Such a legacy came at a price, though. There were fallouts along the way. Some were personal splits and casualties within the band, other centered around an eventual commercial breakthrough that bordered on heresy to the punk faithful that first championed the band.

Released in conjunction with a series of semi-reunion shows spearheaded by Westerberg and founding bassist Tommy Stinson, The Complete Studio Albums is a no-frills box set that gathers the eight recordings The Replacements plowed out in a 10 year span.

1981’s Sorry Ma, Forgot to Take Out the Trash (highlighted by the giddy yet caustic Shiftless When Idle) and 1982’s ultra raw Stink (an EP that bashes through eight songs in 15 minutes) define the band’s punk roots and garage rock sensibility. But it was 1983’s Hootenanny that centralized a boozy charge through nay-saying anthems like Color Me Impressed and the performance immediacy of guitarist Bob Stinson, Tommy’s older brother.

That set the stage for what were arguably The Replacements’ two strongest albums, 1984’s Let It Be and 1985’s Tim. The music retreated from a purely punk stance for power pop gems like Unsatisfied (from Let It Be) and Here Comes a Regular (the closing tune on Tim) that compromised none of Westerberg’s poetically disheveled outcast narratives.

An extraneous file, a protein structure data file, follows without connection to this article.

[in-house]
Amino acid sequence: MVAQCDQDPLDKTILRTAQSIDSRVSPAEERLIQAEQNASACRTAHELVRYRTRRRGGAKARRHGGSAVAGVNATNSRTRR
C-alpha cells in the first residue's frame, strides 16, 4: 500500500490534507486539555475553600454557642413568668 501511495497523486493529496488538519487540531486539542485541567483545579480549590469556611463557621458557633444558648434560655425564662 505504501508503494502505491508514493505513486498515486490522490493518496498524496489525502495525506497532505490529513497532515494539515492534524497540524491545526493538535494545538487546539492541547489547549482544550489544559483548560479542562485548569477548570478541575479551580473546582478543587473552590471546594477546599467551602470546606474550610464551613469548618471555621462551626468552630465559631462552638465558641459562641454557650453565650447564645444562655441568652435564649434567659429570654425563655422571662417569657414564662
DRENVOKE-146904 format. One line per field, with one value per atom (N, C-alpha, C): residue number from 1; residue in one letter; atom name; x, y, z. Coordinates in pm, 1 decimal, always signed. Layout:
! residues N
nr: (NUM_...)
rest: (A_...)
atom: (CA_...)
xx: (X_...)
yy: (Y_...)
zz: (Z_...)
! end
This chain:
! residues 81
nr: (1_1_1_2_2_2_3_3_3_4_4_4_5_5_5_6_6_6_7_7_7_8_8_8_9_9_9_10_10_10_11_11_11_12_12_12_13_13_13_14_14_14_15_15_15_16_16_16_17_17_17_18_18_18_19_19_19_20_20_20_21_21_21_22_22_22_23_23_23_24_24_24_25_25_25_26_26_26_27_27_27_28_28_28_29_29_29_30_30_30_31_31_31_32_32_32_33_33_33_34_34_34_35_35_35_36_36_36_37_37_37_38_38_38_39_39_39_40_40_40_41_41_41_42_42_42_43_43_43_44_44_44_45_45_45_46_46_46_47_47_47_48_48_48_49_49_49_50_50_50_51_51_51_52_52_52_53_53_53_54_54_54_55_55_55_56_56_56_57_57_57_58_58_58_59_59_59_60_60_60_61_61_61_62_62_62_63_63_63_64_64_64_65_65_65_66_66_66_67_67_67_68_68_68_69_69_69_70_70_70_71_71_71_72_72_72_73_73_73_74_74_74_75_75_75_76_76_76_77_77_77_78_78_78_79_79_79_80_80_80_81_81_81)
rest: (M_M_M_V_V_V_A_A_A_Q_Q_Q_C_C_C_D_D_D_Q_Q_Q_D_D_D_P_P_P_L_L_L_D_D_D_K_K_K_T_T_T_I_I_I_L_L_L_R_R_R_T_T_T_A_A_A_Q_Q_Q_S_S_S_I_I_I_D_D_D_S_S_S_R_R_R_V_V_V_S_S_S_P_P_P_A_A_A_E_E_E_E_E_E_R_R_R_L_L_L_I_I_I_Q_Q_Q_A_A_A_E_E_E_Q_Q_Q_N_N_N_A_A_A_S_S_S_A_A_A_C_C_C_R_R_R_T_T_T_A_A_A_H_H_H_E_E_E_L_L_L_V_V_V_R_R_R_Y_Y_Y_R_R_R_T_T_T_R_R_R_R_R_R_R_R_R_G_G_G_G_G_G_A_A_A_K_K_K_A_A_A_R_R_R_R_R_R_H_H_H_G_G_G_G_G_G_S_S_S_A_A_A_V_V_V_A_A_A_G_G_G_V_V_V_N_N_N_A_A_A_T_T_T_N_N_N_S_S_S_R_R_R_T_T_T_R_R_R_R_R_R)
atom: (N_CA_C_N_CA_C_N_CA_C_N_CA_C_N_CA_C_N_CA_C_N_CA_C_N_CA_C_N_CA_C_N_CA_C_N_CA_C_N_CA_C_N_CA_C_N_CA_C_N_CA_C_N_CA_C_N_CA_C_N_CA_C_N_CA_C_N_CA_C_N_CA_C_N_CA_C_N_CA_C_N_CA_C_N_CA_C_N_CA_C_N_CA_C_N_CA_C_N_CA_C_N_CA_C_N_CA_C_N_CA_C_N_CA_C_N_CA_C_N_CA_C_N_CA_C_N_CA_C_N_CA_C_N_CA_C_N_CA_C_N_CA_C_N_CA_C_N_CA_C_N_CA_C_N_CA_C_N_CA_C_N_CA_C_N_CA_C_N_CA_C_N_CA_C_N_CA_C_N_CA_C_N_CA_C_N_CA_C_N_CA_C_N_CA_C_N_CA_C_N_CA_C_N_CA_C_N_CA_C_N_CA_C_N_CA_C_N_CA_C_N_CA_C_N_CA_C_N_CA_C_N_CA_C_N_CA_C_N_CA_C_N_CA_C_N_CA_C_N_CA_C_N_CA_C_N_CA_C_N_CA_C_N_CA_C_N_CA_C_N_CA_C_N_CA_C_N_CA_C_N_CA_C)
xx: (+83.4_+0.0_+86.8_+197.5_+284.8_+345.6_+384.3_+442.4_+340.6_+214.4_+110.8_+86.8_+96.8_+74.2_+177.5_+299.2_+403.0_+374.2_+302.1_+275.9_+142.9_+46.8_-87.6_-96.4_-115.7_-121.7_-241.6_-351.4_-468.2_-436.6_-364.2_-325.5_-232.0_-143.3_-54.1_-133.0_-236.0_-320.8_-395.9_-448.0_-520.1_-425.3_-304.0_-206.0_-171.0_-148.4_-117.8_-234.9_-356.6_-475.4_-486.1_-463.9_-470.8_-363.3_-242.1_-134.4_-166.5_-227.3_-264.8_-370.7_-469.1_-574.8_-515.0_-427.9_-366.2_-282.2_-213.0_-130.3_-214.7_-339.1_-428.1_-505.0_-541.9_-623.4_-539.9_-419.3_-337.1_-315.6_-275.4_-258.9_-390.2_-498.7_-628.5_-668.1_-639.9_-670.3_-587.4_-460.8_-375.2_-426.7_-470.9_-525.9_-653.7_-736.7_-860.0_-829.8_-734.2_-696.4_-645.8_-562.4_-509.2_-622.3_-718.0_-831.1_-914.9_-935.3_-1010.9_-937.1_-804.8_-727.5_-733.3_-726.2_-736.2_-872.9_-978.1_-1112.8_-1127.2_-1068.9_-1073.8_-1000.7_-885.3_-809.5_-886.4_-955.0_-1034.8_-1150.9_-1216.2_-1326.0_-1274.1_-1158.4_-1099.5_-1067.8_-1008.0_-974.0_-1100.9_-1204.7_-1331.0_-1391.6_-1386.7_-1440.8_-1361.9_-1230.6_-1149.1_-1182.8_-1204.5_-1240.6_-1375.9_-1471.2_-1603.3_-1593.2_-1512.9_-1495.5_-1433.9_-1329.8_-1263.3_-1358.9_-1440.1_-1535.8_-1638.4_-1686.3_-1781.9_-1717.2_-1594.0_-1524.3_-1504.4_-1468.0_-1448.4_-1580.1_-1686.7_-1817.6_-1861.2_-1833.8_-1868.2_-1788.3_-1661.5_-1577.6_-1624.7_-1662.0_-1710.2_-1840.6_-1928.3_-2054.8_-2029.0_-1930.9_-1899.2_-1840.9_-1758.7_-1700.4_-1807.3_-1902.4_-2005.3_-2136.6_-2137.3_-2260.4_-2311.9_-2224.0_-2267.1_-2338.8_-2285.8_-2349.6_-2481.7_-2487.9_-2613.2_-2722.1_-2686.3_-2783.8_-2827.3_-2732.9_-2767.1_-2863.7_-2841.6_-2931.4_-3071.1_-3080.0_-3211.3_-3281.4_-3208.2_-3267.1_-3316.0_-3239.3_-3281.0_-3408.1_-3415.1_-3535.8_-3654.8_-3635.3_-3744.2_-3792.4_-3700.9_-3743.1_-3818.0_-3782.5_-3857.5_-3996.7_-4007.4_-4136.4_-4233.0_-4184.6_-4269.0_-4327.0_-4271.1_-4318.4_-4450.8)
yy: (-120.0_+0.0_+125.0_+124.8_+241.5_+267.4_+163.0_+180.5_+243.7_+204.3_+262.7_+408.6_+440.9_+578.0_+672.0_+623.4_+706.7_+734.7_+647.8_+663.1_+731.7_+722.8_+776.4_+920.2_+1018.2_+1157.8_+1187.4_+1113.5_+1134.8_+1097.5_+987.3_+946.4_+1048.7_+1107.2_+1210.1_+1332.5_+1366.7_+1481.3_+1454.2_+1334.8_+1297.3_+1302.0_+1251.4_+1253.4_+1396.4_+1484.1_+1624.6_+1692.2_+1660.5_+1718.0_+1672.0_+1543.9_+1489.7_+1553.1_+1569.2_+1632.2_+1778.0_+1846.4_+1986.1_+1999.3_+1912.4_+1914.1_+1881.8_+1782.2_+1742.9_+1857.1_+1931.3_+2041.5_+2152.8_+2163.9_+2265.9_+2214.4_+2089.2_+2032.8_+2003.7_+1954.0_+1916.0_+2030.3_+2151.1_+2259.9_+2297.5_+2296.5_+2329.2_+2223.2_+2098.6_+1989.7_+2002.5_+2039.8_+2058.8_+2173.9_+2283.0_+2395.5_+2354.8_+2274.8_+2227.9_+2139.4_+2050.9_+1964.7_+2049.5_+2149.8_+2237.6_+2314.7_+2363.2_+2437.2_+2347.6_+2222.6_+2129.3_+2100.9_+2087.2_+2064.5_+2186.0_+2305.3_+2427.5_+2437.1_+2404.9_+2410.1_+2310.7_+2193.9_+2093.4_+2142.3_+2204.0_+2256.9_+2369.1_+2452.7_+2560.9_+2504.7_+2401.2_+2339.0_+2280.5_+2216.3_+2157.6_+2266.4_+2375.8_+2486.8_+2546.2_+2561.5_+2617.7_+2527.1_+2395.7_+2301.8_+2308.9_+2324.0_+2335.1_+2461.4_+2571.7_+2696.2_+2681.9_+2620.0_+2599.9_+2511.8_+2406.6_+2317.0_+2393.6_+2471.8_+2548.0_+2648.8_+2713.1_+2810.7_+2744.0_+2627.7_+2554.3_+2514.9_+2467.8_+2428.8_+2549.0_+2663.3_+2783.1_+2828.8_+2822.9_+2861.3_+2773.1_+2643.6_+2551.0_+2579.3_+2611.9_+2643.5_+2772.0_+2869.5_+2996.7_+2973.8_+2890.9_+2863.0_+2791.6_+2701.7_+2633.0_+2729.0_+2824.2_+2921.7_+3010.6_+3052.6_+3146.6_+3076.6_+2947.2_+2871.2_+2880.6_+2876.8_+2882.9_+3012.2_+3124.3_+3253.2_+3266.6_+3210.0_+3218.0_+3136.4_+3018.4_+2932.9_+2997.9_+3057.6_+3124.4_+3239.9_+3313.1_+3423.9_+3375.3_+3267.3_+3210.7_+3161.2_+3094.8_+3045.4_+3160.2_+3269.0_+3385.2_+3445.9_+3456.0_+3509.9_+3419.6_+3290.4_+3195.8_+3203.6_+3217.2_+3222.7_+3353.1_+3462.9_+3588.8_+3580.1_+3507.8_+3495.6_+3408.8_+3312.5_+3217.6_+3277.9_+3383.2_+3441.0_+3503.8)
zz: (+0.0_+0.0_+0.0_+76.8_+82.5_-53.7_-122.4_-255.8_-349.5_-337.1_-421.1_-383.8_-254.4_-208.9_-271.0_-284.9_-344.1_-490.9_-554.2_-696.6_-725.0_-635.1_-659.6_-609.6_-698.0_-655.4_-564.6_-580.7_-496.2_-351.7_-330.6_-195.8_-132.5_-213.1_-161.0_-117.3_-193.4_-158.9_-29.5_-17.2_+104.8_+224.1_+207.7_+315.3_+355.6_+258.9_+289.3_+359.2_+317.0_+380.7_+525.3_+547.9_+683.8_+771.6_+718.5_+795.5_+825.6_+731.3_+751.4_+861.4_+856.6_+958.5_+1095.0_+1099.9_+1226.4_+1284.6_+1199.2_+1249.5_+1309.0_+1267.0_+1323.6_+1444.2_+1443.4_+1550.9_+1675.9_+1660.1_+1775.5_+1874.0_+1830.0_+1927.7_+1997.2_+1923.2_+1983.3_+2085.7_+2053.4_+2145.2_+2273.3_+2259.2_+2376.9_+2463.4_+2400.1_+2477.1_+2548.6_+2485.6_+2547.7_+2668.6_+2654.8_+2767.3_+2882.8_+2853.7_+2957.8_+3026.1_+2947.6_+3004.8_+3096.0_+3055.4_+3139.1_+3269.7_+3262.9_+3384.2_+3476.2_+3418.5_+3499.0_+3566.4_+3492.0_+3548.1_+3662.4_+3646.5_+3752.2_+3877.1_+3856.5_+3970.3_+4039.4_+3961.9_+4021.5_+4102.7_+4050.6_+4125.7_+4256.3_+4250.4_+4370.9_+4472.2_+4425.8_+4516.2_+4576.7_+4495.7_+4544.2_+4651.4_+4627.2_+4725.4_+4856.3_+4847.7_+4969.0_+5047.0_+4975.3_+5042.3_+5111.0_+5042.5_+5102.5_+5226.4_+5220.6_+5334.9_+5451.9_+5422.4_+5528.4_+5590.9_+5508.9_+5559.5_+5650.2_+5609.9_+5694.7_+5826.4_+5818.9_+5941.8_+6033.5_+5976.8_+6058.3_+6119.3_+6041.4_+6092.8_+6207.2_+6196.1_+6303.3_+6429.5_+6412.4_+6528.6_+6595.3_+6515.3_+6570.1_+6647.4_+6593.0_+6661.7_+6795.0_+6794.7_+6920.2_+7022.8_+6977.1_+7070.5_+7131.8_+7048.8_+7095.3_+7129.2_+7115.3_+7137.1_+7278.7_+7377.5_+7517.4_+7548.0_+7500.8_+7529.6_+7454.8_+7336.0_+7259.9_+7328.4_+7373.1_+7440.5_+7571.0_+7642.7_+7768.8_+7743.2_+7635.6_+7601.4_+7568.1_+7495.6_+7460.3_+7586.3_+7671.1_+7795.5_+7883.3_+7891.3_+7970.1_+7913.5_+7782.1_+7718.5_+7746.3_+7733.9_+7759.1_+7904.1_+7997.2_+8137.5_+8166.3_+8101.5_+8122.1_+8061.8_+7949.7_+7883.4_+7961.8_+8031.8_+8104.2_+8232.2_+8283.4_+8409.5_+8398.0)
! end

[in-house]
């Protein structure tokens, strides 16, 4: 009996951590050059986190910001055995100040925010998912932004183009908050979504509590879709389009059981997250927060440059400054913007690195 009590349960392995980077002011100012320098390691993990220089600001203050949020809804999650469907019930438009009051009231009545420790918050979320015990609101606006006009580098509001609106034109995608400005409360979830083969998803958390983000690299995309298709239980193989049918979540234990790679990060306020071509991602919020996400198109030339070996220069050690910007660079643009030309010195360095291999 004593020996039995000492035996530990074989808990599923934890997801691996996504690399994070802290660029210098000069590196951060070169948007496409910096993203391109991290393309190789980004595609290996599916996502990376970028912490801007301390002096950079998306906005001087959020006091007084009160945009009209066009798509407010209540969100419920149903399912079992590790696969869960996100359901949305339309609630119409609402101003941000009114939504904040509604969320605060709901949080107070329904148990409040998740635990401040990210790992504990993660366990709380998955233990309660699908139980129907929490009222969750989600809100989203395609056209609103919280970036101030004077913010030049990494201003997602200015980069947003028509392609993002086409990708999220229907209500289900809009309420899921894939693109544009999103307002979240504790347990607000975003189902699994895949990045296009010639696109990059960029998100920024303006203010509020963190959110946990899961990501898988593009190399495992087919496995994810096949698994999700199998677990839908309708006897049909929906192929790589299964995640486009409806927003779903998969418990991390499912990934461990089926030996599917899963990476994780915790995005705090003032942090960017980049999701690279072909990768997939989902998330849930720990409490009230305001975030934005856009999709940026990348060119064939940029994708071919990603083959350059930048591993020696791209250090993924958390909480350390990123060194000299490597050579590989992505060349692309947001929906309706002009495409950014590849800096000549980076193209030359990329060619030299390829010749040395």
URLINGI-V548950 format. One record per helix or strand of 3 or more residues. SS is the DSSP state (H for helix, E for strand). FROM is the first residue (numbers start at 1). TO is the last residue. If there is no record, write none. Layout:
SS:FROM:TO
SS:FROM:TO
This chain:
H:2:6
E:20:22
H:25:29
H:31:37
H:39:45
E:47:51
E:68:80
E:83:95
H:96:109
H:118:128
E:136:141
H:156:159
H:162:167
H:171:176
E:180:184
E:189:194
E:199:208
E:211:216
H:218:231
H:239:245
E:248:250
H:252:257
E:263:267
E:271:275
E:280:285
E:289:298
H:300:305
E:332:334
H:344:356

The firing of Bob Stinson (who died in 1995) trimmed the band to a trio for 1987’s Pleased to Meet Me, an album full of wonderful surprises (the jazzy Nightclub Jitters) and familiar punk-pop drive (Alex Chilton). 1989’s Don’t Tell a Soul then cemented Westerberg’s more streamlined maturity as a writer and enlisted guitarist Slim Dunlap, a tempering, good-natured personality to compliment the band’s modestly retiring new sound. Punk die-hards hated it even though it remains The Replacements’ most fully realized and enduring album.

Mars left and was replaced prior on 1990’s fractured swan song record All Shook Down, the closest thing the band did to an incidental record, by Steve Foley (who died in 2008). The Replacements called it a day in 1991.

Now that Westerberg and Tommy Stinson have at least temporarily reassembled the band for a new generation, we have eight reminders, all packed together, of how The Replacements put a glorious hurt on the ‘80s.